The wisdom of being positively supportive

March 24, 2011

Frank Furedi evokes the Aristotelian notion of phronesis, as interpreted by Hannah Arendt, in support of his claim that "Our job is to judge" (17 March). In a classic non sequitur, he then expresses concern that new lecturers are encouraged to be "supportive" and "positive" in the criticism they make of their students.

Why does he think that being "supportive" and "positive" is incompatible with the practical wisdom that Arendt, following Aristotle, advocated? Judgement, for Arendt, is always an ongoing deliberative process, the endpoint of which is mutual recognition and shared understanding. It is, in other words, supportive of and positive towards the flourishing of that which is judged.

Arendt may have been a tough lady, but students such as Jerome Kohn and Elisabeth Young-Bruehl who attended her 1969 class in politics at The New School in New York testify to the boundless support and positive encouragement her students received from her. Arendt cannot be so easily co-opted on to Furedi's platform of well-rehearsed prejudices.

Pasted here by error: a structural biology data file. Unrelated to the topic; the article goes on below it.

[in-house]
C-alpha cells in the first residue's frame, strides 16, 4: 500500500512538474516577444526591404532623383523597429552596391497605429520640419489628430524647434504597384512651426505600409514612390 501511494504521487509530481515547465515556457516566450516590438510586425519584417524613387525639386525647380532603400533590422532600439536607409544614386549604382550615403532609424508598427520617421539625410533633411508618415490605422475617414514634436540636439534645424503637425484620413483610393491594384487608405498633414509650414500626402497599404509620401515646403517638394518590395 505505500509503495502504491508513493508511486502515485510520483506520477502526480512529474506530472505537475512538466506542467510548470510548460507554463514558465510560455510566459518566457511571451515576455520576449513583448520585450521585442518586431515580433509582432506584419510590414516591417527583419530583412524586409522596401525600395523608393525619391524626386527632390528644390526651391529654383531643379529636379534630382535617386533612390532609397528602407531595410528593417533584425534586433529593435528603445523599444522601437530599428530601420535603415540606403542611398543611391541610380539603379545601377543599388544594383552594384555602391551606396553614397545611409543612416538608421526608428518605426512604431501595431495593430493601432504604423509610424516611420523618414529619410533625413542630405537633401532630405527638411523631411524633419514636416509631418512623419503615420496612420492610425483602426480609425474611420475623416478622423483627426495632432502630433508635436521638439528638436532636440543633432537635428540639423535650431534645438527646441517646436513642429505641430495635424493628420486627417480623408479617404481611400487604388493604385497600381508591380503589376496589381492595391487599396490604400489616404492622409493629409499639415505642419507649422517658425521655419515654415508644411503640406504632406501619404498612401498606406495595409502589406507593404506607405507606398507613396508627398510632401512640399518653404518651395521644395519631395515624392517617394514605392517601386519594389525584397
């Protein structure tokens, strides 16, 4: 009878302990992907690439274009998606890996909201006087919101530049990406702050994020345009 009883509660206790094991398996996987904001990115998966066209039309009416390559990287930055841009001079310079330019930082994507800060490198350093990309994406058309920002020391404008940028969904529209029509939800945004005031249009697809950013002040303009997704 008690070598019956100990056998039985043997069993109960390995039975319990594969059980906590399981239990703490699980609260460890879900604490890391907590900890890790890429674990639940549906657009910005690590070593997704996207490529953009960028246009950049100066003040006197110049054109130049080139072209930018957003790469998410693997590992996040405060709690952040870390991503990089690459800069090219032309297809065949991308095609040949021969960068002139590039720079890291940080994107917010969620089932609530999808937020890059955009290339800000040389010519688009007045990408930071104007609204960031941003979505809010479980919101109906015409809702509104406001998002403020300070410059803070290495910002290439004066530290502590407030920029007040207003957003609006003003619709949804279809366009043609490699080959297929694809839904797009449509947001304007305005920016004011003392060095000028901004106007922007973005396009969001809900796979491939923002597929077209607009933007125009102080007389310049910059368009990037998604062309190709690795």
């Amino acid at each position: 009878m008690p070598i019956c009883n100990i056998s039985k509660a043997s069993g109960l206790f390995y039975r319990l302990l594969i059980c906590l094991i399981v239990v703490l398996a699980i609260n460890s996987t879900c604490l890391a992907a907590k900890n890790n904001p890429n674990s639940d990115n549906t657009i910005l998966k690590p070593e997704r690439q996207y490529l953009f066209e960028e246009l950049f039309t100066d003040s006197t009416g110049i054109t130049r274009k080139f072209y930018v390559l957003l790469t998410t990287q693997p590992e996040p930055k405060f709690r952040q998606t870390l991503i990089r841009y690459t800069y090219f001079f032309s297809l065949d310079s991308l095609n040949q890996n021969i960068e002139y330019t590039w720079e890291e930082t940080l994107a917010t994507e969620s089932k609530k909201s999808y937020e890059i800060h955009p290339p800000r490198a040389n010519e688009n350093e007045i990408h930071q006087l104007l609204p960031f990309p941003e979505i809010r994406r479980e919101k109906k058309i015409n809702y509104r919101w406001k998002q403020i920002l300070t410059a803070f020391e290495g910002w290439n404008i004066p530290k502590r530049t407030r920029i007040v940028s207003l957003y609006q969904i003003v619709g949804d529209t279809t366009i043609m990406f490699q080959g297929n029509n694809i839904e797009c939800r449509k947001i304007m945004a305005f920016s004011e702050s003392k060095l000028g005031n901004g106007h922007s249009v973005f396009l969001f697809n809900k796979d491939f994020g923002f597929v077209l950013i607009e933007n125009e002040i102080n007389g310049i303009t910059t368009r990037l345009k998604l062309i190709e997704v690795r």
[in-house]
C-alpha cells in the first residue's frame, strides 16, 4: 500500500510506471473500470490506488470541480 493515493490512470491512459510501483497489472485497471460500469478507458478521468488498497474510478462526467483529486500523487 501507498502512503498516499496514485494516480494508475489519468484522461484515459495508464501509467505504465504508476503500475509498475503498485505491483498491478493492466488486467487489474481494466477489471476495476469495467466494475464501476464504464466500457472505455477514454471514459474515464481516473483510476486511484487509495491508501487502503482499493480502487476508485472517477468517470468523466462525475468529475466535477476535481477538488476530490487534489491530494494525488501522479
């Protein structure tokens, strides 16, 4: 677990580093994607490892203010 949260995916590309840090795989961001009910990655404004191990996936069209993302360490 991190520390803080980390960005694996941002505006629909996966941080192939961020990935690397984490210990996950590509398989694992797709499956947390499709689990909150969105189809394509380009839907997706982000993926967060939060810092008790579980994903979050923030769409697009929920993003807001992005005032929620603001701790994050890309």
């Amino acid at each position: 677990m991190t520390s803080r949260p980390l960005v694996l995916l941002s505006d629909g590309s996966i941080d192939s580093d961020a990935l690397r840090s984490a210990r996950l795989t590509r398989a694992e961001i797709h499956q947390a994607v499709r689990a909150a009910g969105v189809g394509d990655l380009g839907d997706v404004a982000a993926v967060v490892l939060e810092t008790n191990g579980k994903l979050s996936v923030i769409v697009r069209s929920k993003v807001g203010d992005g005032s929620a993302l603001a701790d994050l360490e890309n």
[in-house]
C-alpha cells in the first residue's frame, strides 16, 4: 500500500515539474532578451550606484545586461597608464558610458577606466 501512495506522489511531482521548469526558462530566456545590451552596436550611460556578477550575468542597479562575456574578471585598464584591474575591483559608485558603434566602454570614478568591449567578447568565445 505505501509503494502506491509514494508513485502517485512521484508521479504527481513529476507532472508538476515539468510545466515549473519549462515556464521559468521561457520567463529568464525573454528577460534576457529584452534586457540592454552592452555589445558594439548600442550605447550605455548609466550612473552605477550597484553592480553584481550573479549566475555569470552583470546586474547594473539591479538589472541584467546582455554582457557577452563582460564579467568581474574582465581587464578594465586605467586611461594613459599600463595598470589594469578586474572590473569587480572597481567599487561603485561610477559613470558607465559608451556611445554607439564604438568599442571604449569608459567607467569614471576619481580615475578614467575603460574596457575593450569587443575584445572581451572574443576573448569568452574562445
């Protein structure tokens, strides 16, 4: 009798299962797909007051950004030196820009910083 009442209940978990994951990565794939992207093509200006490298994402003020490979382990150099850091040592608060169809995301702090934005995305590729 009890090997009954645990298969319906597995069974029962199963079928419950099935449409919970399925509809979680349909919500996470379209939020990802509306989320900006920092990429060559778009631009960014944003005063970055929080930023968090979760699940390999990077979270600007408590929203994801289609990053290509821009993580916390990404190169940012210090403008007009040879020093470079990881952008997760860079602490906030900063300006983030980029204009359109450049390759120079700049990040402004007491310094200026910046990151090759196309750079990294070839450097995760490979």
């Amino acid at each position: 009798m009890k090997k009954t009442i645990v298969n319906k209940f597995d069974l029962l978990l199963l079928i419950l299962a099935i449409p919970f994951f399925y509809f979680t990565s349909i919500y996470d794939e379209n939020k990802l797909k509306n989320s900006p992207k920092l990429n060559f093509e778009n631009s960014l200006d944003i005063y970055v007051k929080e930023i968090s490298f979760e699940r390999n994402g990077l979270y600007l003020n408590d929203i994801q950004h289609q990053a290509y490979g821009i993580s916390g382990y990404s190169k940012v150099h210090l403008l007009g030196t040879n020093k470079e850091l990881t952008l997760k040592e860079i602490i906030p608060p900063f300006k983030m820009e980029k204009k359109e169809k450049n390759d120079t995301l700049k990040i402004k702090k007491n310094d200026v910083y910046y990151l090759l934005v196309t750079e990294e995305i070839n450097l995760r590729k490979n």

Jon Nixon, Cumbria

You've reached your article limit.

Register to continue

Registration is free and only takes a moment. Once registered you can read a total of 3 articles each month, plus:

  • Sign up for the editor's highlights
  • Receive World University Rankings news first
  • Get job alerts, shortlist jobs and save job searches
  • Participate in reader discussions and post comments

Have your say

Log in or register to post comments

Featured Jobs

Most Commented

Daniel Mitchell illustration (29 June 2017)

Academics who think they can do the work of professional staff better than professional staff themselves are not showing the kind of respect they expect from others

As the pay of BBC on-air talent is revealed, one academic comes clean about his salary

A podium constructed out of wood

There are good reasons why some big names are missing from our roster

Senior academics at Teesside University put at risk of redundancy as summer break gets under way

Thorns and butterflies

Conditions that undermine the notion of scholarly vocation – relentless work, ubiquitous bureaucracy – can cause academics acute distress and spur them to quit, says Ruth Barcan